About Members

The Royal Irish Academy champions Irish academic research. One of its principal roles is to identify and recognise Ireland’s world-class researchers. It supports excellent scholarship and promotes awareness of how science and the humanities enrich our lives and benefit society.

The Academy draws its membership from the whole island of Ireland, both north and south. Membership is awarded to people who have attained the highest distinction by their unique contributions to education and research. Each year, up to 24 new Members may be elected. Members of the Academy are entitled and encouraged to use the letters MRIA after their names. Learn more about the reseach of our Members.

A small number of Honorary Members are also elected each year. The distinction of Honorary Membership is usually reserved for academics who have made a major international contribution to their discipline but who are not normally resident in Ireland.

Members assist the Academy in its work by providing expert advice for its Council and committees, by representing the Academy nationally and internationally, and by promoting the Academy’s strategic mission. Drawing on our Members’ expertise, we make a significant contribution to public debate and public policy formation on issues in science, technology and culture.

At its inception in 1785, the Academy had 88 Members, now there are over 600 (of whom nearly 90 are Honorary Members), almost equally divided between the sciences and the humanities. Each Member is formally admitted in a special ceremony, during which they subscribe to the Member’s Declaration of Obligations and sign the Roll Book of Members.

The Roll Book of Members

Signatures of the founder and early Academy Members, to 1801, are contained in five scrolls (RIA MS 23 N 36/1-5). A Members’ Roll Book was begun in 1802. This is still in use and contains almost all Members’ signatures.

Signatures from notable members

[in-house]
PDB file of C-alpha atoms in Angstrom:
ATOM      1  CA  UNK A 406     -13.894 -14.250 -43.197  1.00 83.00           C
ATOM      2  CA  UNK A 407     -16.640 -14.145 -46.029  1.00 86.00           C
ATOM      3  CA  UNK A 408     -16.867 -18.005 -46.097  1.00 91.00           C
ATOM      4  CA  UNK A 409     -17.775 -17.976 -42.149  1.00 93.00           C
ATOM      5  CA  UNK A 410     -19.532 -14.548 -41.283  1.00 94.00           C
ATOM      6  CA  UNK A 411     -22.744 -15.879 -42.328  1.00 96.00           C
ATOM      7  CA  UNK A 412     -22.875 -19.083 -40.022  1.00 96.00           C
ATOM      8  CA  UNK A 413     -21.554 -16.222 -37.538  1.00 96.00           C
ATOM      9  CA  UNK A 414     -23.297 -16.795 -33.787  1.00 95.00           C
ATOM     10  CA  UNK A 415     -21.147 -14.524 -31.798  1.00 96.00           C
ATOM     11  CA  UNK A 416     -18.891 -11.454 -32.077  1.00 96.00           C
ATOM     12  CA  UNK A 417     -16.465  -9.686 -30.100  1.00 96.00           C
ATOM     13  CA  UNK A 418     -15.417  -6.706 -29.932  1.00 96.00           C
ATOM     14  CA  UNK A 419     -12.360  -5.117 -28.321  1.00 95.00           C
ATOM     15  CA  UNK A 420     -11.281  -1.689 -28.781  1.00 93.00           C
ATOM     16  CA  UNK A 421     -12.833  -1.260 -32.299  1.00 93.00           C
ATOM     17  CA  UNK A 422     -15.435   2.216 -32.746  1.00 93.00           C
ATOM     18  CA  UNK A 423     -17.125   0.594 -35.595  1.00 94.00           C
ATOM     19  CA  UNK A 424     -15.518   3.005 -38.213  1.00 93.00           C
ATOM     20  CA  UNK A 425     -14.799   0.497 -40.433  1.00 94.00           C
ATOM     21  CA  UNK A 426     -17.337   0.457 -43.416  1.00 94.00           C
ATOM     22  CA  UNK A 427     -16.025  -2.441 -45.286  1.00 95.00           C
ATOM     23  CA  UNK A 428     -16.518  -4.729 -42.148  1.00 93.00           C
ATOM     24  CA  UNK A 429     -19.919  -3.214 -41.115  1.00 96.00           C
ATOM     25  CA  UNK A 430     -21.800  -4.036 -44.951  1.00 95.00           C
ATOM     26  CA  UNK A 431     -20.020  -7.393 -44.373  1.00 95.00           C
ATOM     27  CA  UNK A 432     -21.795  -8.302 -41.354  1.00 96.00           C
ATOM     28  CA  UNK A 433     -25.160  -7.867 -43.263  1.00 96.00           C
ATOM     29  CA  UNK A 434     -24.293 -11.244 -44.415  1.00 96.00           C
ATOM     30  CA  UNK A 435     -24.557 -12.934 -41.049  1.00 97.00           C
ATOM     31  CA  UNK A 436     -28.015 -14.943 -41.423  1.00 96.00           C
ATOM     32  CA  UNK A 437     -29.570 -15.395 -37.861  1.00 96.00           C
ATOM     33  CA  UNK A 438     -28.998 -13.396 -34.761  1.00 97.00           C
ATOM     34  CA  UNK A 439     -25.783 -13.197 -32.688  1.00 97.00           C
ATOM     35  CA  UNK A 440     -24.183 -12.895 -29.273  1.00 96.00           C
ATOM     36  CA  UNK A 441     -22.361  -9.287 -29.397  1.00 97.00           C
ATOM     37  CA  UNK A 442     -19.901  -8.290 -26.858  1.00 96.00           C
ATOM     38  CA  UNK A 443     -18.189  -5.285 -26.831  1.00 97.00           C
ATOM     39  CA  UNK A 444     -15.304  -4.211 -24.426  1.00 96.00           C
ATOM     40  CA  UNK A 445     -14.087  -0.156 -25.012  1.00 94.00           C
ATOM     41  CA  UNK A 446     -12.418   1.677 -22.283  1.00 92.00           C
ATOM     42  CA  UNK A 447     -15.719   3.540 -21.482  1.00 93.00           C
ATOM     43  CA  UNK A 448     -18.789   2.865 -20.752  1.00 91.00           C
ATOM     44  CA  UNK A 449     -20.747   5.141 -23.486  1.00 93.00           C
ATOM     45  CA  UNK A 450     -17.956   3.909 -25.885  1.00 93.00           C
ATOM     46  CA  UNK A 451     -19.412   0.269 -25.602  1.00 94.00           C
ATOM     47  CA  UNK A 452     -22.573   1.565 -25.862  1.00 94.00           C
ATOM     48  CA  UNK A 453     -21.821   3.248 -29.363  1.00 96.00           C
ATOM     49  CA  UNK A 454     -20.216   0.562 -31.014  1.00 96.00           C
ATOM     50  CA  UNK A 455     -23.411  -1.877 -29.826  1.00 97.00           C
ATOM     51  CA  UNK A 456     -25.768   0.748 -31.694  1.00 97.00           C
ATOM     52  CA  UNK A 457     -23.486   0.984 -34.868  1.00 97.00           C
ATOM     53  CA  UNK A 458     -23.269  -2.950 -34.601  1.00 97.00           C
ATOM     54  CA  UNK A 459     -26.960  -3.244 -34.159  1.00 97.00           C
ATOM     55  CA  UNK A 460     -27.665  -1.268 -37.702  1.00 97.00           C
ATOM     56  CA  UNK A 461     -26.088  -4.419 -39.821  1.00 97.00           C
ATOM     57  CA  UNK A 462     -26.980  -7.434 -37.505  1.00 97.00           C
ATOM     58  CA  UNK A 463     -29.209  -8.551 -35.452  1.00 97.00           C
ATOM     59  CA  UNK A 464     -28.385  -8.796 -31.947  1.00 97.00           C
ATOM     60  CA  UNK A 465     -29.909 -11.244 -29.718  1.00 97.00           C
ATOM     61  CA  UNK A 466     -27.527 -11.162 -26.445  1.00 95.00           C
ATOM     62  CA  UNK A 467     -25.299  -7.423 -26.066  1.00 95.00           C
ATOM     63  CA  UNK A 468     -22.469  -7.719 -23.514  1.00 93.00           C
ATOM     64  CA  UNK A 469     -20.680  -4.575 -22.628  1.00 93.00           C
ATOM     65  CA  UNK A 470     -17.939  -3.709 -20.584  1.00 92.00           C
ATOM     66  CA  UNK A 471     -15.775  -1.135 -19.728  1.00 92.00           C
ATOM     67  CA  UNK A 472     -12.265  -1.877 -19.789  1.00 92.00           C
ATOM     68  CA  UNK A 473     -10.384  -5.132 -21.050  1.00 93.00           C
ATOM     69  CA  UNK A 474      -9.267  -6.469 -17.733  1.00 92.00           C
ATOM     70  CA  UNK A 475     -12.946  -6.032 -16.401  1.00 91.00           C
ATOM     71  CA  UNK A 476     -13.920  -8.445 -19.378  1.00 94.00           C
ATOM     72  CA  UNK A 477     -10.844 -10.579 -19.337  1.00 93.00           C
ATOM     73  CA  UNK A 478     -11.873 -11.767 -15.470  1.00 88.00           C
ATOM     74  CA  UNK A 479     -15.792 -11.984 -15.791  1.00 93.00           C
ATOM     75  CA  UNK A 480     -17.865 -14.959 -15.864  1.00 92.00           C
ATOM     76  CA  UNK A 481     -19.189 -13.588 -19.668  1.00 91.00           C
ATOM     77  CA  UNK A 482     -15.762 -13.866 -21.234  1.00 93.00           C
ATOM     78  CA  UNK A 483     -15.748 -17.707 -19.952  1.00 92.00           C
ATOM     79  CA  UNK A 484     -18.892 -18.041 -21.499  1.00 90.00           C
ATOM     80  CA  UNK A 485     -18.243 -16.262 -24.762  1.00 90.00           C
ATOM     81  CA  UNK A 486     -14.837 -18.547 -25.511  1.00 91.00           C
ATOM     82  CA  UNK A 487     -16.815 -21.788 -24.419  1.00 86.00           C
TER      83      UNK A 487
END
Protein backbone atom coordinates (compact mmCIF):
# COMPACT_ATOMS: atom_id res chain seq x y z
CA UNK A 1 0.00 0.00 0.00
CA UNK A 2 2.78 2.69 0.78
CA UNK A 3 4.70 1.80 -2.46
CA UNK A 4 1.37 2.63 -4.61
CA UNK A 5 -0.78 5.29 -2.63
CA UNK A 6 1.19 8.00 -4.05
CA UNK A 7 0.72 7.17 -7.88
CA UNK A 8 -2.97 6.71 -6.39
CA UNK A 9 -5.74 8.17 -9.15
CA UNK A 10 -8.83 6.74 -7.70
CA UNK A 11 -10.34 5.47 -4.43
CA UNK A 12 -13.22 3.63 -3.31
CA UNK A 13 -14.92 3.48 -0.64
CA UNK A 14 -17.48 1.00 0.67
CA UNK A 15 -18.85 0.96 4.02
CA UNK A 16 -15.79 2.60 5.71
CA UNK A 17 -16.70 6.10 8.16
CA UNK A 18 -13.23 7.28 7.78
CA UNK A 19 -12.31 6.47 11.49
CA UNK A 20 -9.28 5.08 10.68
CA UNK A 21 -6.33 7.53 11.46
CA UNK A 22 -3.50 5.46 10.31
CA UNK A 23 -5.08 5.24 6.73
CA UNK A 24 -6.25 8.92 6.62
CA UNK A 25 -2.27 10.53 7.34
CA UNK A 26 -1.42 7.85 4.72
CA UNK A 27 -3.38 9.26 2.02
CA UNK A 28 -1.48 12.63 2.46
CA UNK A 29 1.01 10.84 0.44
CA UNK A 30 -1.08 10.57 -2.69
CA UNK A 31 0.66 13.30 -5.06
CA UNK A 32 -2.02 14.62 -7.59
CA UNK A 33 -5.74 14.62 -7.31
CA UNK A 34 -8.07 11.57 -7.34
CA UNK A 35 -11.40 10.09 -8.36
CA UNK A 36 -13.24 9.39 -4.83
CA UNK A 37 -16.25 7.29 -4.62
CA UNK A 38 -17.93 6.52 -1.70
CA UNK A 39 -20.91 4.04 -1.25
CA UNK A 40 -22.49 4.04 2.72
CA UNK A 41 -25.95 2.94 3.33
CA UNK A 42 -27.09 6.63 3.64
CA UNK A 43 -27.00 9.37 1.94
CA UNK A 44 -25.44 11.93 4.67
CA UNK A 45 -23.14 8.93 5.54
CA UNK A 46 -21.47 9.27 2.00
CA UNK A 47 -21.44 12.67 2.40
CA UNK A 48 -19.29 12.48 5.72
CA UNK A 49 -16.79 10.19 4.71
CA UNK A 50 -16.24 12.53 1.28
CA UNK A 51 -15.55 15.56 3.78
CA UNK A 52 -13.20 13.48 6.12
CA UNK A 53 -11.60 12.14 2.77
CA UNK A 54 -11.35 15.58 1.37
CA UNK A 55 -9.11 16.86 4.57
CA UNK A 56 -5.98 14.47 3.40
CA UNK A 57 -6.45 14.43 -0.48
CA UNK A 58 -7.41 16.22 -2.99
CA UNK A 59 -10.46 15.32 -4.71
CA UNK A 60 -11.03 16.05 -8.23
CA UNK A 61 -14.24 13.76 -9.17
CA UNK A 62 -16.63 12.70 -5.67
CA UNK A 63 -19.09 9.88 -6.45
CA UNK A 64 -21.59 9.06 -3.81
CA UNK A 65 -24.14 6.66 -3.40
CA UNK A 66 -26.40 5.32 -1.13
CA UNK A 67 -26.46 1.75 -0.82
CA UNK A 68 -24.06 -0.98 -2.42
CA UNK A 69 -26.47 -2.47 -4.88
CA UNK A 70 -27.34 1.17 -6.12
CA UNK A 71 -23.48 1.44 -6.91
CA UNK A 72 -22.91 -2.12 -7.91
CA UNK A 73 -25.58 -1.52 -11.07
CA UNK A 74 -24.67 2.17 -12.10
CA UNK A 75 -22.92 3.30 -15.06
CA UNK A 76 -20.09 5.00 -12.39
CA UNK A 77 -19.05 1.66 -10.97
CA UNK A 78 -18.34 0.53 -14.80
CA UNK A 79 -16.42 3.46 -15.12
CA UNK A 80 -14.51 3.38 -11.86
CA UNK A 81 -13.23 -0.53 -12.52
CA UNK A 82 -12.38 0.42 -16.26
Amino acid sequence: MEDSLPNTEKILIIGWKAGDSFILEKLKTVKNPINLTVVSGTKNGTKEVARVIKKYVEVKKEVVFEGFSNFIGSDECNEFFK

The first pages of the Book consist of a handwritten copy of the Royal Charter given to the Academy by George III, the original of which was signed by him at the Court of St James’s on 28 September 1785. The first meeting of the new Irish Academy took place on 18 April 2785 at the residence of Lord Charlemont, the founding President, on Rutland (Parnell) Square, which is now the Dublin City Hugh Lane Gallery. The Royal Charter grants the Academy the right to make its own Statutes and By-laws.

The Roll Book also has the original Obligation to which Members subscribed in 1785, the first paragraph of which is still in use today. The second paragraph, in which each Member promised that he, his heirs and executors would pay to the Treasurer of the Academy the sum of two pounds five shillings and six pence every year, was eliminated in 1873.

The Roll Book also contains a note signed by Albert, Prince of Wales, on 21 April 1868 when he visited Academy House as an Honorary Member, to view the Academy’s museum in the company of Oscar Wilde’s father, William Wilde, also a Member of this Academy.

The original founding Members of the Academy numbered 88, and they are all listed in the Charter. Today, the Roll Book holds the names of over 2,500 Members. The first women Members were elected in 1949.

Some famous Academy Members (year of election)

  • Sir William Rowan Hamilton (1827)
  • George Petrie (1828)
  • Caroline Herschel (1838)
  • Sir Robert Kane (1831)
  • Robert Mallet (1832)
  • Sir William Wilde (1839)
  • Maria Edgeworth (1842)
  • Henry Grattan (1857)
  • Sir Robert Ball (1870)
  • Robert Lloyd Praeger (1891)
  • W.B. Yeats  (1924)
  • Erwin Schrodinger (1931)
  • E.T.S. Walton (1935)
  • Sheila Tinney (1949)
  • Phyllis Clinch (1949)
  • Eleanor Knott (1949)
  • Sir Alfred Chester Beatty (1951)
  • Seamus Heaney (1996)
  • Cathleen Synge Morawetz (2000)
  • Eavan Boland (2018)

All the Presidents of the Irish state, from W.T. Cosgrave in 1927 (President of the Executive Council of the Irish Free State) to Michael D. Higgins in 2011, were elected Members of the Academy and have also signed the Roll Book.

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